RUSTY777
RUSTY777 2012-09-03 15:51:01 -0500 Report

LINDA? I AM THE SAME WAY, AND FOR ALL MY "MOMMY YRS" I SLEPT 2 OR 3 HRS A NIGHT, FOR I WAS ALWAYS THINKING AND COULD NOT TURN OFF MY BRAIN, FOR I LOVE TO CREATE AND DESIGN. SO I SEEMED TOO EXCITED TO SLEEP FOR LONG. I STILL DO NOT SLEEP LONG, FOR I STILL LOVE TO PUTTER AND CREATE ALL THE TIME. IT IS WHAT I LOVE DOING. NOW HUBBY IS RETIRED, SO I HAVE TO CONSIDER MY HOURS FOR HIS SLEEP AS HE LOVE'S TO SLEEP. :D I DO NOT. SO I DO JUST THINGS AT NIGHT TIME THINGS TO RELAX BY, AND WHEN MY HEAD HIT'S THE PILLOW, I AM OUT LIKE A LIGHT. I FIND A SOUND MACHINE HELP'S ME TO SLEEP A GOOD DEEP SLEEP, AND I FEEL VERY REFRESHED AFTER ABOUT 5 HRS. IF I LAY BACK IN MY LIFT CHAIR IN THE AFTERNOON OR EVENING, I DO DOZE OFF AND MISS THE END OF MY HOUSEHUNTERS HOW. :D BUT KNOW IT WILL BE ON ONCE MORE SO THAT IS OKAY. I JUST FALL ASLEEP FOR ABOUT 15 MINUTES AVERAGE. I TRY TO STICK TO A TIME FRAME EACH EVE. IF I GO TO BED BEFORE 10:30 PM, I AM AWAKE AT 3 AM AND WANTING TO GET UP AND START MY DAY. IF I GO TO BED AT 11:30 PM, I SLEEP UNTIL 5 AM. WEIRD BUT IT WORKS FOR ME. HAVE A GREAT MOVE, AND HOPE YOU LOVE AZ. :D

crazeknot
crazeknot 2012-09-28 18:35:36 -0500 Report

Thanks Rusty777, U & I have a very common problem. I would like to hear more about yr creative & designing?

Just Joyce
Just Joyce 2012-06-19 12:25:33 -0500 Report

I walk into my room, turn on the tv (it stays on all night as an expensive night light) If I do wake up I watch tv or read or play angry birds or words with friends till I fall back asleep. The one thing I noticed is I cannot sleep in total silence. It gets on my nerves. When I can't fall asleep or wake up and can't fall asleep it is because I have a lot on my mind.

swlinda
swlinda 2012-06-19 11:49:57 -0500 Report

I have trouble sleeping at times and then again I sleep like a baby. My ex-husband said it was my conscience bothering me.

usandwe
usandwe 2012-06-19 04:43:00 -0500 Report

When I wake up at night if I am not tired after visiting the bathroom I tend to sit up and read, sometimes it takes only 20 minutes to fall asleep and at other times it can take a couple of hours. I try not to go downstairs as I know I will only want to snack on something. I find the hardest part for me is to not feel guilty or stressed about reading as this can make it worse.

Graylin Bee
Graylin Bee 2012-06-18 20:16:38 -0500 Report

Good points. It is hard enough determining what noise is keeping me awake. At night at work I have to try and guess what noise is bothering my residents and keeping them from much needed sleep. Last night a usually sound sleeper was complaining of not being able to fall asleep. I ran through all the reasons I could think of, she said no to each thing. At shift change when passing on this info a coworker said "I bet it is because a spider ran under her bed yesterday and the maintance guy couldn't find it and told her this." The three of us all agreed we would have faked a very dramatic spider death.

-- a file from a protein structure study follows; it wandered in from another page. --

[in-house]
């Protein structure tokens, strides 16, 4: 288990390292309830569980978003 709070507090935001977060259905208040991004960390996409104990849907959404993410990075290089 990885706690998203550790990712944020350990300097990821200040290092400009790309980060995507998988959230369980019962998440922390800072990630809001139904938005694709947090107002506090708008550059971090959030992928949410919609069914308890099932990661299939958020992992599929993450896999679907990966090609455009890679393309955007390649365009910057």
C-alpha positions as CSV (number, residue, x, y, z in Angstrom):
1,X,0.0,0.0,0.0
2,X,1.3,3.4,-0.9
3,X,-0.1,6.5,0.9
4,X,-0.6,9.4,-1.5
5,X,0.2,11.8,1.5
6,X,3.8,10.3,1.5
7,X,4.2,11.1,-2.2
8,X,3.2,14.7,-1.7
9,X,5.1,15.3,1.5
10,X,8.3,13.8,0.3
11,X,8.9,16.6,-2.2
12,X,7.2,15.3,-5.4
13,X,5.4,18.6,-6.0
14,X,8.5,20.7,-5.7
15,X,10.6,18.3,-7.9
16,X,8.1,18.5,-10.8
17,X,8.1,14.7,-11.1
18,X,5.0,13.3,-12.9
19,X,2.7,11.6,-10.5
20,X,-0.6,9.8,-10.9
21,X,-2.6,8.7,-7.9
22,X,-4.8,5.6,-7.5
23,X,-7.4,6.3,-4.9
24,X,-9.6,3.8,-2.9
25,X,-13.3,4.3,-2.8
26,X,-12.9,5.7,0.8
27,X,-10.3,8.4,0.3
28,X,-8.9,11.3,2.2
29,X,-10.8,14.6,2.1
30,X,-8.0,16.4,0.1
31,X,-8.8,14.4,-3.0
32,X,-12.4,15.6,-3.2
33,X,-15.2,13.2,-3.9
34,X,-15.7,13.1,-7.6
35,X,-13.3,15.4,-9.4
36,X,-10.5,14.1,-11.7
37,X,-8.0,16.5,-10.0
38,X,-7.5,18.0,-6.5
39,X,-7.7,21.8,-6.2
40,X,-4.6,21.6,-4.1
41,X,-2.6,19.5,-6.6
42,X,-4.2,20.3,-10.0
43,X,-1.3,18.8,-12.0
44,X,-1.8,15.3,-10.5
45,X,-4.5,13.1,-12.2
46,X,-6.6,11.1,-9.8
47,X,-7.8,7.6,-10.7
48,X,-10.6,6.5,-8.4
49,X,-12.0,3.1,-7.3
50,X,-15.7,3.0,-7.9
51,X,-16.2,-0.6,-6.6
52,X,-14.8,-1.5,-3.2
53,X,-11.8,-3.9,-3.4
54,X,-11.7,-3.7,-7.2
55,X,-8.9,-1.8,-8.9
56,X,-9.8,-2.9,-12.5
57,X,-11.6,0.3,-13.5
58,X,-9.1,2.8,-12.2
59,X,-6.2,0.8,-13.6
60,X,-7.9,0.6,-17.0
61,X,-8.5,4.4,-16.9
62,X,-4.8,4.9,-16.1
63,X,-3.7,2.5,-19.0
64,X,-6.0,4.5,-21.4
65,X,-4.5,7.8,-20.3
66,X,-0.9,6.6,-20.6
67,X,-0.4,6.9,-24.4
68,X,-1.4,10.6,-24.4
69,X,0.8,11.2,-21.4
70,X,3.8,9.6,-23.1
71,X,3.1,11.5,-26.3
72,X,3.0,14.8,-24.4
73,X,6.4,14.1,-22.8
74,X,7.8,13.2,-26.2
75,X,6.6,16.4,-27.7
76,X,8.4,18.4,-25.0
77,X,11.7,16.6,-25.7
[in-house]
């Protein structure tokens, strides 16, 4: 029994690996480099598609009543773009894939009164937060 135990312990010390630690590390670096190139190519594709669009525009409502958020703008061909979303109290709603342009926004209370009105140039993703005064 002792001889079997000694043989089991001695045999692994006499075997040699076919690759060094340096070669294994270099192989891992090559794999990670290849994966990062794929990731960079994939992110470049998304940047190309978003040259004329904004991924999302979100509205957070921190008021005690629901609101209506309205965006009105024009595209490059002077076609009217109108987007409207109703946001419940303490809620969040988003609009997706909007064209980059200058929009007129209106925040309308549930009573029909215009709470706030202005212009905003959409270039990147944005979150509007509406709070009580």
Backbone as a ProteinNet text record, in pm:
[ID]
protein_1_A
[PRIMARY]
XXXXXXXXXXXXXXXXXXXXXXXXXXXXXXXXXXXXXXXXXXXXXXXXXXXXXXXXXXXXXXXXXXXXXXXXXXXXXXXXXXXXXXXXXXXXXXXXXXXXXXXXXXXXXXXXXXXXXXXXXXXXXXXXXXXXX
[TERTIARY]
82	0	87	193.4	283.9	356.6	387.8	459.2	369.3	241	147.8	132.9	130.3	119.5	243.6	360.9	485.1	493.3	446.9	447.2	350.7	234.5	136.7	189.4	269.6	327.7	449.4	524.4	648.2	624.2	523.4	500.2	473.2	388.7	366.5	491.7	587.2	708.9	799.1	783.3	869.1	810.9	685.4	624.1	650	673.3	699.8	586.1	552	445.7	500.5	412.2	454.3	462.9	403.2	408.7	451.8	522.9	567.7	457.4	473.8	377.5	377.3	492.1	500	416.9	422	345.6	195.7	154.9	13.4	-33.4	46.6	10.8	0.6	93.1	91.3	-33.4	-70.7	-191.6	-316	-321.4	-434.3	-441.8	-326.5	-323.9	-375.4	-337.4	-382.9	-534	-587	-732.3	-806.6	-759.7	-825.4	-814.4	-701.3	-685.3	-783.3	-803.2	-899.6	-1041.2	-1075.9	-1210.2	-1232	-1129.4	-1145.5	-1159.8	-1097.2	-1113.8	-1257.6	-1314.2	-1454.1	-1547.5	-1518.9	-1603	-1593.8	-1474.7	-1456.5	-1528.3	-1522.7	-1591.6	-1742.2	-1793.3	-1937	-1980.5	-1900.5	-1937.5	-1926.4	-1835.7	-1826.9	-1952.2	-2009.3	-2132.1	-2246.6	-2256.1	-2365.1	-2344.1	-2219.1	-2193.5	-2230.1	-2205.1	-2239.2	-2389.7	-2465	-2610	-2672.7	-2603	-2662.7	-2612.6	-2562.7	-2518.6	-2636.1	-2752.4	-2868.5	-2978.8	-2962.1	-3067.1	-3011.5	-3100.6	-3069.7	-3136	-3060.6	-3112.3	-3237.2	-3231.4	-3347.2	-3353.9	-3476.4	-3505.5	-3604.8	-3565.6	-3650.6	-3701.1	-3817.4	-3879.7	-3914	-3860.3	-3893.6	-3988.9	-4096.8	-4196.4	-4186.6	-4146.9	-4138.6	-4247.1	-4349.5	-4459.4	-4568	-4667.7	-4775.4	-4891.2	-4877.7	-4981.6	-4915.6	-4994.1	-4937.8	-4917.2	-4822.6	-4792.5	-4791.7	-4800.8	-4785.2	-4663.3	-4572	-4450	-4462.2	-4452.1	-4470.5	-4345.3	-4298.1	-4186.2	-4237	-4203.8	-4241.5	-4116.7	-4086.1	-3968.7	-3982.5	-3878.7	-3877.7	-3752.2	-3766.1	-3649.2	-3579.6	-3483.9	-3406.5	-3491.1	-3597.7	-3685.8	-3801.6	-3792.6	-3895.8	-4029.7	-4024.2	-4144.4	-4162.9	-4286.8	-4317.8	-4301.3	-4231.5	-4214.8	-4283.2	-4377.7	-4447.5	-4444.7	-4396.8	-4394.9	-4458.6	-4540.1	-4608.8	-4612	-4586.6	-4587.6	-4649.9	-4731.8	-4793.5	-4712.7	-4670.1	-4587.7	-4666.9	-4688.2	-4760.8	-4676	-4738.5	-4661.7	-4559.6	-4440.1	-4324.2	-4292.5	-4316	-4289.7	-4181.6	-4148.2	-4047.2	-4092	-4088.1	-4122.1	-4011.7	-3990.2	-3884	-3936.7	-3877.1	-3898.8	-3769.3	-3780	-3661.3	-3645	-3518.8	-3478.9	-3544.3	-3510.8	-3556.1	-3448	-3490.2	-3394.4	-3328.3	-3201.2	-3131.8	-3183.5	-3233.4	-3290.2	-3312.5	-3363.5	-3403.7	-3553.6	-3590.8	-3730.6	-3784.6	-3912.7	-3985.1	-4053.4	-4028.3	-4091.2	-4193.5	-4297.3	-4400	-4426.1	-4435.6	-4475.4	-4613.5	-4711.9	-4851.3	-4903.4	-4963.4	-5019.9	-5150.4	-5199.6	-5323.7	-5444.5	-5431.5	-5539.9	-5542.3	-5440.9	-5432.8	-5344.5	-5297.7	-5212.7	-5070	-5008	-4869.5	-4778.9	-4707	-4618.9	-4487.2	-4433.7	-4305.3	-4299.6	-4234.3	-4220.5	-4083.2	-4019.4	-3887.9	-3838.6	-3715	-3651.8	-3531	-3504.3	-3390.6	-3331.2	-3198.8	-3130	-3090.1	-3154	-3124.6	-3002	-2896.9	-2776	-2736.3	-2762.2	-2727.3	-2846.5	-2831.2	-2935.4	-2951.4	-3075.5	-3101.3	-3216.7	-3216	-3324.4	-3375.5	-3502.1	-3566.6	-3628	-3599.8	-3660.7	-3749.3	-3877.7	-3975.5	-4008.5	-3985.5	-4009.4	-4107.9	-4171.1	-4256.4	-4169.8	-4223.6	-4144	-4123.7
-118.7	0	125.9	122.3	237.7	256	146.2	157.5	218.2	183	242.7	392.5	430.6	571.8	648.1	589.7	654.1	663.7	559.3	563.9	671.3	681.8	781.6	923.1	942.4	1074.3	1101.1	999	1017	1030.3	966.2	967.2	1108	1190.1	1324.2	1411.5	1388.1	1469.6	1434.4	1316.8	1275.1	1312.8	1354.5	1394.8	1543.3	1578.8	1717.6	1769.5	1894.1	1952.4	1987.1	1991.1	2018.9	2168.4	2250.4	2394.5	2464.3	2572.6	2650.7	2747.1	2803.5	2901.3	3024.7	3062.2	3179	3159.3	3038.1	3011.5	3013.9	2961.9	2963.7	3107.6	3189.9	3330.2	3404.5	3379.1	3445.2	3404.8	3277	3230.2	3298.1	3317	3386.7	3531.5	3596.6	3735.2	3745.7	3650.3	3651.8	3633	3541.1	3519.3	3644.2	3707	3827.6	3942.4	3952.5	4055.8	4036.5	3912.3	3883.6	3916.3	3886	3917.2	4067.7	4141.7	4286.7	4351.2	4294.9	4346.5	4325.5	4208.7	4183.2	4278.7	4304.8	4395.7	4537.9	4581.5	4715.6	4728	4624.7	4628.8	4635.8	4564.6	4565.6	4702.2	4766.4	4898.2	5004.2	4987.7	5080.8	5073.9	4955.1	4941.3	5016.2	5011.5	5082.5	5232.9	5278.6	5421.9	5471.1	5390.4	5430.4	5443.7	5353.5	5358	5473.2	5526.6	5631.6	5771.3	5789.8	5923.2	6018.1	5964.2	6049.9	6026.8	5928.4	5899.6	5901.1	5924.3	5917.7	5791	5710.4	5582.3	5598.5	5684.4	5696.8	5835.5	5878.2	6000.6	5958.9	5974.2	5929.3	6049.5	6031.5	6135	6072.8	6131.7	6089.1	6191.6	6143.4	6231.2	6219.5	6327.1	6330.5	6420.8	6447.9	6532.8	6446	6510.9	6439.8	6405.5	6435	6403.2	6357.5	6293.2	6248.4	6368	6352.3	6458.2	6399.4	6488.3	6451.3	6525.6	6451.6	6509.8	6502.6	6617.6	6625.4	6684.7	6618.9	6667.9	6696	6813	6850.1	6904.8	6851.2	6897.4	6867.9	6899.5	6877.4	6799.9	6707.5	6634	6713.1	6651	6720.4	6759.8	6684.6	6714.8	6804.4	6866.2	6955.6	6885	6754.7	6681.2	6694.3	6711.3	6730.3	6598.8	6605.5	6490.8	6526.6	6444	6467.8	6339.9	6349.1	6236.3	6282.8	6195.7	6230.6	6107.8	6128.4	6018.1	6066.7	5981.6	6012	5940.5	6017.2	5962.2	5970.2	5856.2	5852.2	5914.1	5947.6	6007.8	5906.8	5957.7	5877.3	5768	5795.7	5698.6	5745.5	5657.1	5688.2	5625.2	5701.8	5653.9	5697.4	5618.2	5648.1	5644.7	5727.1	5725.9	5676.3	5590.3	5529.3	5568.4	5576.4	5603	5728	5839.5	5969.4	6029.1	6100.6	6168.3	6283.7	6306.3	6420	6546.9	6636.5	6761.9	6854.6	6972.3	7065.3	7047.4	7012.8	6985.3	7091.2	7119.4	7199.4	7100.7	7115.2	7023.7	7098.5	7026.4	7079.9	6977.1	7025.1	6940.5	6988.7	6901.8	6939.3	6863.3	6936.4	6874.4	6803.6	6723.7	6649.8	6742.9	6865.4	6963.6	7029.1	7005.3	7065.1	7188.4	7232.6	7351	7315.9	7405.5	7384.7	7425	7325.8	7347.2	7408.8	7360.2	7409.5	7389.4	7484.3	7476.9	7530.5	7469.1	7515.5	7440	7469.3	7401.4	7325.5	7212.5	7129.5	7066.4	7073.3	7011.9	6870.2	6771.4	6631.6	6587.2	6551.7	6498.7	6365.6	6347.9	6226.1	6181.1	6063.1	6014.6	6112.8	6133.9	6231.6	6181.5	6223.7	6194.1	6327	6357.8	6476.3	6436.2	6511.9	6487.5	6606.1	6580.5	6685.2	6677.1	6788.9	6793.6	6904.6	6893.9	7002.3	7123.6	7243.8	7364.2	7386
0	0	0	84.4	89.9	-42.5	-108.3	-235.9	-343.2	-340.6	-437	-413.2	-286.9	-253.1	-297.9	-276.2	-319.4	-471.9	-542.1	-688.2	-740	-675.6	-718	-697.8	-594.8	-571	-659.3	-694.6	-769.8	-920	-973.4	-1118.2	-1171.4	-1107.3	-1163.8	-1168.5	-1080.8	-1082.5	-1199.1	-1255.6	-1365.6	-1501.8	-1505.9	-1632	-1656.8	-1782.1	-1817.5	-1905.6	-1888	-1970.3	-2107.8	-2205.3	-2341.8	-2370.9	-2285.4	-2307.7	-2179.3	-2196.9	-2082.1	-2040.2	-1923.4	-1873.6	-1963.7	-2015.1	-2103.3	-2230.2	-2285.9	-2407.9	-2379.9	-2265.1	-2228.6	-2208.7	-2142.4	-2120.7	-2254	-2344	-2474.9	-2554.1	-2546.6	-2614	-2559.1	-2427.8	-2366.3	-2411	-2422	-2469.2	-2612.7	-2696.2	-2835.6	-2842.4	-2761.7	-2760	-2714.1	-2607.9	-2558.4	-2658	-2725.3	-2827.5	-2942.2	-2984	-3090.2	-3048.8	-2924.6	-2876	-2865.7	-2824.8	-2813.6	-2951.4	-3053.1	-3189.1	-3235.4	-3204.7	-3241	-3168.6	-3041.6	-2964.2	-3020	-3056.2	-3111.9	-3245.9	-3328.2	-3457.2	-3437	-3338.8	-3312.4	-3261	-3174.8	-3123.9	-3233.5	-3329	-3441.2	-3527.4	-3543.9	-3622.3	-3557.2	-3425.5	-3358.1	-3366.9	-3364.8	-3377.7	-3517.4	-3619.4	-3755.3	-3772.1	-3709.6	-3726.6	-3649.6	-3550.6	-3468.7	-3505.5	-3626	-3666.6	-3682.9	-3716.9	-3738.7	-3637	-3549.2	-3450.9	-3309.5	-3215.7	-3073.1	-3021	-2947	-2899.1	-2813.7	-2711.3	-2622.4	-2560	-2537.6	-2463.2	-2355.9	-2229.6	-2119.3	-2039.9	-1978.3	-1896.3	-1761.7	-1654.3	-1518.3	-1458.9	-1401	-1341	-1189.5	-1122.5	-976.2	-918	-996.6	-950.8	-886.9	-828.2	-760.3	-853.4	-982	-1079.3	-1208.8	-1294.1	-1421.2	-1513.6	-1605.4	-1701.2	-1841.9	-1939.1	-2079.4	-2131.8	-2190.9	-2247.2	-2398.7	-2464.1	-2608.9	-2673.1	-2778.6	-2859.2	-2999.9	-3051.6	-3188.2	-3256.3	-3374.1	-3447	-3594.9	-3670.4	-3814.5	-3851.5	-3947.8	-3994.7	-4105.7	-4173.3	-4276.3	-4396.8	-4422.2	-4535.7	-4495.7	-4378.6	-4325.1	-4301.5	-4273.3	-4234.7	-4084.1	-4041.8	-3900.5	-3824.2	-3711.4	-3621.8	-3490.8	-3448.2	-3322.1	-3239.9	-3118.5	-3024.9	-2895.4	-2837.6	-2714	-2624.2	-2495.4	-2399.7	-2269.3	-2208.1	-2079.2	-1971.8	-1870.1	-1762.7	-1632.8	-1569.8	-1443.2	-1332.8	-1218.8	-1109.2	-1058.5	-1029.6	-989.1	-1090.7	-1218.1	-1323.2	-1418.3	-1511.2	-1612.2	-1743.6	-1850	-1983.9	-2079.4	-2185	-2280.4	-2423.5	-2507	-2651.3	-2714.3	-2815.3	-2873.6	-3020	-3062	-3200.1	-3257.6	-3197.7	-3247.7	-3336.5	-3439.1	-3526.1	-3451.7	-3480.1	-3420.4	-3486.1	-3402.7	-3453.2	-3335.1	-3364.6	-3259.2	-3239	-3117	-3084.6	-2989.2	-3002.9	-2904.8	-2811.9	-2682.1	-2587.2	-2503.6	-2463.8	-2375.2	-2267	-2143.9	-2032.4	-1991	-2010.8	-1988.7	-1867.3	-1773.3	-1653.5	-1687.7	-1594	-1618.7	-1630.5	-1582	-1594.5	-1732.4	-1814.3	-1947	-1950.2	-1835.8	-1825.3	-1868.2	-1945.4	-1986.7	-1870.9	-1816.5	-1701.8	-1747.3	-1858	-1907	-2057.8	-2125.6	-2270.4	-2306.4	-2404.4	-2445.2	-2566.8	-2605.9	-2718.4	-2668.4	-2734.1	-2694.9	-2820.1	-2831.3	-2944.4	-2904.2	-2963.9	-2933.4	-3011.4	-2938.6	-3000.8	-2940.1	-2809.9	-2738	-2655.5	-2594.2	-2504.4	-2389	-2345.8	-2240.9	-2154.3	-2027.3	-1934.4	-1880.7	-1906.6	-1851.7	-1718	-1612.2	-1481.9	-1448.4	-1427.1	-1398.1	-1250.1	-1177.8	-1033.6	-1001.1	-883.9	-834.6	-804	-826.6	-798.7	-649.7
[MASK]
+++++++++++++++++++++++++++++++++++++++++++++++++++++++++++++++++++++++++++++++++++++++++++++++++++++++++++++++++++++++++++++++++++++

irishbear
irishbear 2012-06-18 14:58:02 -0500 Report

Great article! Ever since I can remember I've always had a hard time falling asleep, even as a kid. Once I'm asleep it's fine. I find it hard to turn off my
brain, and sharing a bed with a spouse who has sleep apnea kinda sucks too.
As I read the article I was checking things off in my mind, so now to fix it.
There are many times after staying awake in bed for over an hour I will just
get up and stay up all night and all of the next day.

old biker
old biker 2012-06-18 08:54:55 -0500 Report

Funny this mentions noise as a factor. which I am sure it comes into play..I grew up in New York City in a neighborhood where the noise of the city was always present..This time of year with the windows open you can hear..Trains, planes and automobiles and people out in the street..The noise was 24/7 and I never had trouble sleeping
Then I took a job which took me to Atlanta Ga..Big difference..The first month I was there I had problems sleeping and a very uncomfortable unsettling feeling every time I was in that apartment..It was so bad that I was thinking of moving back to New York
Then one day while I was sitting there wondering why I felt up tight, it dawned on me..It was quite, there was no noise.. and that was what was making me uncomfortable..I turned on the stereo and left the TV on at night and that was the end of the problem :-)

MewElla
MewElla 2012-06-18 08:11:12 -0500 Report

Good article, very interesting…I struggle with all the thoughts inside my head playing over and over and naturally hard to settle down…There's nothing better than a good nite's sleep, sure makes the next day easier to tackle.

Gabby
GabbyPA 2012-06-18 07:34:56 -0500 Report

I am sorry to post such long stuff, but I have been finding a lot of great information. I really encourage you to read the entire article (when the news section gets straightened out, I will post things there again)

Anyway, this part about 4 hour increments is very interesting. I often wake up after just 4 hours. I usually get up, do something and then go back to bed. My sweetest sleep is after I get up and feed the dog and do a few things. So maybe my pattern is not all bad??

The other thing that I struggle with is the noise, mostly in my mind. My mind will keep me awake for hours sometimes. I have to find a way to turn that off, or just not be afraid to get up and do something useful.